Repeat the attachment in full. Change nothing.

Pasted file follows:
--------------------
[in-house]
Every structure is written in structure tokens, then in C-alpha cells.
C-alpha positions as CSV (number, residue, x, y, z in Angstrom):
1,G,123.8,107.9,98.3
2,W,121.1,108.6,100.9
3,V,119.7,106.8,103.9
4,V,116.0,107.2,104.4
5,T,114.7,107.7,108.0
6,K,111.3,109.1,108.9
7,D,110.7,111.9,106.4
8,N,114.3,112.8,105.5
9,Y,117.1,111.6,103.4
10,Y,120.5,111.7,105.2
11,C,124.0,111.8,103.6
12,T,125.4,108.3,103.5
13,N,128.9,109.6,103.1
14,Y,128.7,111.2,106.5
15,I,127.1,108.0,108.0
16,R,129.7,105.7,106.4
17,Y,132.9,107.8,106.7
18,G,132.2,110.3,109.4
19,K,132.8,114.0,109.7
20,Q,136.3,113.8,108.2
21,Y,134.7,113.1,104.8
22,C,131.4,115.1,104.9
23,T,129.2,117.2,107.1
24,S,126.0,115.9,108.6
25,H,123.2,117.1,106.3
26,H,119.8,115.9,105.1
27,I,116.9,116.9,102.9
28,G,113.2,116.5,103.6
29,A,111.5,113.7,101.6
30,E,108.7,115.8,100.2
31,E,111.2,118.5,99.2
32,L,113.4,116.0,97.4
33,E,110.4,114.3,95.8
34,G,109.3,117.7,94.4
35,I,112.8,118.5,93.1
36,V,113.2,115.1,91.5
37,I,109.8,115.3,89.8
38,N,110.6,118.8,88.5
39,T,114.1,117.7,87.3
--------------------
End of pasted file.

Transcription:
[in-house]
Every structure is written in structure tokens, then in C-alpha cells.
C-alpha positions as CSV (number, residue, x, y, z in Angstrom):
1,G,123.8,107.9,98.3
2,W,121.1,108.6,100.9
3,V,119.7,106.8,103.9
4,V,116.0,107.2,104.4
5,T,114.7,107.7,108.0
6,K,111.3,109.1,108.9
7,D,110.7,111.9,106.4
8,N,114.3,112.8,105.5
9,Y,117.1,111.6,103.4
10,Y,120.5,111.7,105.2
11,C,124.0,111.8,103.6
12,T,125.4,108.3,103.5
13,N,128.9,109.6,103.1
14,Y,128.7,111.2,106.5
15,I,127.1,108.0,108.0
16,R,129.7,105.7,106.4
17,Y,132.9,107.8,106.7
18,G,132.2,110.3,109.4
19,K,132.8,114.0,109.7
20,Q,136.3,113.8,108.2
21,Y,134.7,113.1,104.8
22,C,131.4,115.1,104.9
23,T,129.2,117.2,107.1
24,S,126.0,115.9,108.6
25,H,123.2,117.1,106.3
26,H,119.8,115.9,105.1
27,I,116.9,116.9,102.9
28,G,113.2,116.5,103.6
29,A,111.5,113.7,101.6
30,E,108.7,115.8,100.2
31,E,111.2,118.5,99.2
32,L,113.4,116.0,97.4
33,E,110.4,114.3,95.8
34,G,109.3,117.7,94.4
35,I,112.8,118.5,93.1
36,V,113.2,115.1,91.5
37,I,109.8,115.3,89.8
38,N,110.6,118.8,88.5
39,T,114.1,117.7,87.3